G.I. Jobs Latest Issues

JAN 2019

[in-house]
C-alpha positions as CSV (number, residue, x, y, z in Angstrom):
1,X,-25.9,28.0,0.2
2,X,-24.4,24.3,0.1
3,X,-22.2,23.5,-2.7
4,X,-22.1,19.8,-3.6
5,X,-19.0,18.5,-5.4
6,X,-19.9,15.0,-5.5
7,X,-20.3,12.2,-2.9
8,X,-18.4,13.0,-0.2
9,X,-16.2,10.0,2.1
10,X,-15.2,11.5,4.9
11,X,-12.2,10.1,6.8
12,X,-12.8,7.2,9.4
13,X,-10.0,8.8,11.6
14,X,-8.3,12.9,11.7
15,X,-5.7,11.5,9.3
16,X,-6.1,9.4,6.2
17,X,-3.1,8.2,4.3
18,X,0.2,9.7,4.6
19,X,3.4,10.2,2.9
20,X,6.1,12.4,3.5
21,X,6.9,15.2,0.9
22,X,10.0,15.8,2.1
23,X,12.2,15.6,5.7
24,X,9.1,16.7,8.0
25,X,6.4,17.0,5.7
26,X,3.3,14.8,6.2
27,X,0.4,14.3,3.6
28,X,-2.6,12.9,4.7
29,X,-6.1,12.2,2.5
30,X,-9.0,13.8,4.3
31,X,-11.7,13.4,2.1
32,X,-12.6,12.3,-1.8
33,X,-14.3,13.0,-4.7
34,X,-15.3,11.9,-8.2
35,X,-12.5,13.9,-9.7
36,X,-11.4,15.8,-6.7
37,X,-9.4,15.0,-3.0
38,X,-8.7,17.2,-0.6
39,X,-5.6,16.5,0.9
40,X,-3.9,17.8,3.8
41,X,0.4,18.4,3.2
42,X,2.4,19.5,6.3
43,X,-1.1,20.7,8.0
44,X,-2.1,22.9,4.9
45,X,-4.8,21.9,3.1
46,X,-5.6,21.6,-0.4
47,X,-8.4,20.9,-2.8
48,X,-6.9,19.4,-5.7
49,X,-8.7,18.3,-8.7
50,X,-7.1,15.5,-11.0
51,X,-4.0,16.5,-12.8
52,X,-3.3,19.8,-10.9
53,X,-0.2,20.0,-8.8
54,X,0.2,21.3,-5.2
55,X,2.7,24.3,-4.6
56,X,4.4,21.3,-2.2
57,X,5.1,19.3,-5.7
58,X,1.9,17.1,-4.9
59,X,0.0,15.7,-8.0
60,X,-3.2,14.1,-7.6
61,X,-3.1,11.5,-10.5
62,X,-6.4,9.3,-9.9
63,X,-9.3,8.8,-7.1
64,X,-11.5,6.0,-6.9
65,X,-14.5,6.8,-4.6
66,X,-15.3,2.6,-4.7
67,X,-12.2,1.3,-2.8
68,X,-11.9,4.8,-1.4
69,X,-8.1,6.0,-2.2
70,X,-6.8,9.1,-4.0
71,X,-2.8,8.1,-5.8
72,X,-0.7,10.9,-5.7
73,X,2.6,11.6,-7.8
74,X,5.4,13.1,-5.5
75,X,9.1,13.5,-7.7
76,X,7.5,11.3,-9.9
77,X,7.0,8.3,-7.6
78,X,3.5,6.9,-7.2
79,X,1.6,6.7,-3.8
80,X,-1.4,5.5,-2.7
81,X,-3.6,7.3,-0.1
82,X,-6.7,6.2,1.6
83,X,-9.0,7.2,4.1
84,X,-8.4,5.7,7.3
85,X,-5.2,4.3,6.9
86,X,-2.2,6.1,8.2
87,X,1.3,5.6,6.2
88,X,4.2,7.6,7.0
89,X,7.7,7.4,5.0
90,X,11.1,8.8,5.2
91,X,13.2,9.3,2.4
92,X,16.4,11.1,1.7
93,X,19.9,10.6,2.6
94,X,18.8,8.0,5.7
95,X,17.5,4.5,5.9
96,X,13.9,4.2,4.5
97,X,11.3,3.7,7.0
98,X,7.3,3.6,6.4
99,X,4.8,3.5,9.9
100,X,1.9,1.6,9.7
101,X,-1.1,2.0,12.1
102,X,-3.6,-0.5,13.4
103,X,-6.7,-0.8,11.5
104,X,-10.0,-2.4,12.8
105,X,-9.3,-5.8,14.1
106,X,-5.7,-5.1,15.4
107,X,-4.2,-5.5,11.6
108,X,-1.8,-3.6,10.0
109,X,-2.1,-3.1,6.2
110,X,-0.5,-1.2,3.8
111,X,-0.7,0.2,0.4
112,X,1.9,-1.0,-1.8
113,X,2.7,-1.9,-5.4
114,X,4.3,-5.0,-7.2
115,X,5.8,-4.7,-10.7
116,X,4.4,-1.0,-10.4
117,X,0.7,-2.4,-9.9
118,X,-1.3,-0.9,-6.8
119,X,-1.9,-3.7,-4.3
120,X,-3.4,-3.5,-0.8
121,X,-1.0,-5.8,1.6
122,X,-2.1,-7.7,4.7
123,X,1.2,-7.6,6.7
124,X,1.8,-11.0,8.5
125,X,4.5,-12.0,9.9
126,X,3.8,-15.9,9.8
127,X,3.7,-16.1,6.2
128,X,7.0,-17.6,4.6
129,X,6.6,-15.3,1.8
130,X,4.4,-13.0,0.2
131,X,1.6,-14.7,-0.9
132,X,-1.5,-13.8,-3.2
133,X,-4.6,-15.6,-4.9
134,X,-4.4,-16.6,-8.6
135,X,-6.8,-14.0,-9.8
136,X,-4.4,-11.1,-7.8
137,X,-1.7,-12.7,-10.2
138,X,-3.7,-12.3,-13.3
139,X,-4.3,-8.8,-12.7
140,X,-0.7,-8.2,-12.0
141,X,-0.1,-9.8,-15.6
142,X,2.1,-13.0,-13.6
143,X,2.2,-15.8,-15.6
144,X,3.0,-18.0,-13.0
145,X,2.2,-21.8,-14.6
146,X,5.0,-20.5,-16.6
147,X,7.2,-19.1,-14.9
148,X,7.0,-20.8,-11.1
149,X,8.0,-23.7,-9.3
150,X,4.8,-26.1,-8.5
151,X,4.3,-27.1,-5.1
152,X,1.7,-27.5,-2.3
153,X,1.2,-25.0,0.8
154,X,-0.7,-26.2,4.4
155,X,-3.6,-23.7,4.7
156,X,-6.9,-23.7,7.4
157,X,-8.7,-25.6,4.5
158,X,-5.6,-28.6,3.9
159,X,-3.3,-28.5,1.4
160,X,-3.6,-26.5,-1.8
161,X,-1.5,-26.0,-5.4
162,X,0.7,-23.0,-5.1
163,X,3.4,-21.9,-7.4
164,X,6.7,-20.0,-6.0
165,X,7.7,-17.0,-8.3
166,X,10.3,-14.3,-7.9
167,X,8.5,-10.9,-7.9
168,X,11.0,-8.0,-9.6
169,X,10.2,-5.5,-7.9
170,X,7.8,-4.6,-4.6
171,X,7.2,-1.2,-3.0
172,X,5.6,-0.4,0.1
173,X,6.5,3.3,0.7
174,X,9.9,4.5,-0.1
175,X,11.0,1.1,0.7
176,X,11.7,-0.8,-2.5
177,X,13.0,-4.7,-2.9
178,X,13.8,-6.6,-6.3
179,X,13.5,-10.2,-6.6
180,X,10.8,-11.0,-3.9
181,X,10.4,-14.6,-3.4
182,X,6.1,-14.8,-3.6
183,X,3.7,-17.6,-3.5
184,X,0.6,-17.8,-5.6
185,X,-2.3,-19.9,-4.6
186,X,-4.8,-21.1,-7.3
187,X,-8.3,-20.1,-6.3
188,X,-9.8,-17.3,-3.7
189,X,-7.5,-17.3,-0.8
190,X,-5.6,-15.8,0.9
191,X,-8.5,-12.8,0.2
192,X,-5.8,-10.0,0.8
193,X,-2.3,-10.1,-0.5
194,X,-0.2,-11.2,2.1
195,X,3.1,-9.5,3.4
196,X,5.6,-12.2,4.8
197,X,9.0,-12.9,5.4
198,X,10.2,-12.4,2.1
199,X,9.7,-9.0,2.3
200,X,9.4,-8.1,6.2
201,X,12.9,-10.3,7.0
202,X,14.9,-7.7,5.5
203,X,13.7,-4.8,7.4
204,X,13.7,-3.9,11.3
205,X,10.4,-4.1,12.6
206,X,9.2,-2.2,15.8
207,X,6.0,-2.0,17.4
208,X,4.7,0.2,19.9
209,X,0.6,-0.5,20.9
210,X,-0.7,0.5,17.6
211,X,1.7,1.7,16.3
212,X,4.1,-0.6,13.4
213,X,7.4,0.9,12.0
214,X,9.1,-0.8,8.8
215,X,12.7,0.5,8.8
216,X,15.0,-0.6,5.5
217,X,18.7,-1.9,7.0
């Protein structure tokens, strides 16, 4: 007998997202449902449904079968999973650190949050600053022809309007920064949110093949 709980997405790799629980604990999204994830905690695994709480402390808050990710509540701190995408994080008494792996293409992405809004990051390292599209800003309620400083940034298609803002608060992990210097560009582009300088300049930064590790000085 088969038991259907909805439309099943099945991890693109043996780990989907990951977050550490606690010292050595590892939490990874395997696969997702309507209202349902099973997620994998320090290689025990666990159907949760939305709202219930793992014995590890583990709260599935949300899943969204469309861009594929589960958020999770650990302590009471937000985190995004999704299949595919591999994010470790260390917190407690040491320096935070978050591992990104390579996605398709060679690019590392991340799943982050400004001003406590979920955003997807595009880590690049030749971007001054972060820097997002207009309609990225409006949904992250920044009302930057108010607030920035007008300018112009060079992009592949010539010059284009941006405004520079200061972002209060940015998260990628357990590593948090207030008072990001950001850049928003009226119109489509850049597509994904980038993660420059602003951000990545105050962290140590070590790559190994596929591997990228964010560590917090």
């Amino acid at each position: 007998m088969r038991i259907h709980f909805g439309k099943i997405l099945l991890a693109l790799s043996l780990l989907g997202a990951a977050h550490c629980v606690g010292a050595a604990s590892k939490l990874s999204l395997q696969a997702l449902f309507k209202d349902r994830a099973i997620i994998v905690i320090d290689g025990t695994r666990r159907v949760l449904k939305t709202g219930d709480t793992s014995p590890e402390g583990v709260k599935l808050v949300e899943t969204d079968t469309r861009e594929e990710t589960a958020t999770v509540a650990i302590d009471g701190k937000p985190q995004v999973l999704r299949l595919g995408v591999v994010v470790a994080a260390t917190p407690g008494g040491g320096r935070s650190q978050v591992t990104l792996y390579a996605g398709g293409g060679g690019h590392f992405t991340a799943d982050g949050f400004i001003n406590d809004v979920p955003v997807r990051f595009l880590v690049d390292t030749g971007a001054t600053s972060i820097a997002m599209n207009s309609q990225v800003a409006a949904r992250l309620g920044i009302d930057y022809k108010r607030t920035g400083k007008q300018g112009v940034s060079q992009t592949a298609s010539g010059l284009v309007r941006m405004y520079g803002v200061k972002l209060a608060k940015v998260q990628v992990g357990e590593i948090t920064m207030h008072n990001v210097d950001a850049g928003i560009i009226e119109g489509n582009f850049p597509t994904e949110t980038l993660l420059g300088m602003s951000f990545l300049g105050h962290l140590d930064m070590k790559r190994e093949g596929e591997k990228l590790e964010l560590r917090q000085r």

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12 G.I. JOBS | JANUARY 2019 | GIJOBS.COM TRANSITION INTERVIEW TIPS 6 WAYS TO EXPLAIN YOUR WEAKNESSES DURING A JOB INTERVIEW BY MATT CATES JOB INTERVIEWS ARE STRESSFUL ENOUGH without having a curve ball thrown at you. But like it or not, you're going to have to press through if you want to get hired. Interviewers run candidates through a gauntlet of predetermined questions, and one timeless classic query is: "Can you tell us about one of your weaknesses?" Such an innocent-sounding question! So innocent, in fact, that you suspect it could be a set-up. Perhaps that's the veteran in you coming out, always weary of a situation, and maybe over analyzing things because you want to get it right. But many candidates end up trying to disguise one of their strengths as a weakness ("My weakness is that I try too hard to turn in perfect work!"), or they try to tell the interviewer(s) what they think the other person wants to hear ("I don't really have any weaknesses, because I found and eliminated them all"). Sure, those are common – and all too obvious – ways to go about answering the question, but there are other ways, too. FIRST OFF — EXPECT IT! You wouldn't fly off for a deployment without being thoroughly ready, would you? So how do you prepare? For starters, know what to expect! This includes researching the potential questions you'll receive, and at least having a rough outline memorized of how you want to answer. Never go in with a plan to just "wing it." So, think about it right now. What are some work-related weaknesses you're willing to own up to? Jot them down. SECONDLY— DON'T PANIC! Former service members have been through such a wide range of worldly experiences that panic usually isn't an option. But then again, the unknown is always formidable, and transitioning into civilian life can be intimidating. Just keep your military bearing as you traverse through the experience of a civilian job interview, and when they ask you an open question such as, "Tell us about your weaknesses," stay calm. Show them you're in control. USE EXAMPLES Whatever you choose to offer as your weakness, give the interviewer a concrete example. Next, explain how you have either overcome that weakness or leveraged it to work for you. If, for example, you have a tendency to ramble on about a topic, explain that you like to be thorough and ensure the listener completely understands. In other words, maybe you talk too much, but at least you do a good job of explaining things!

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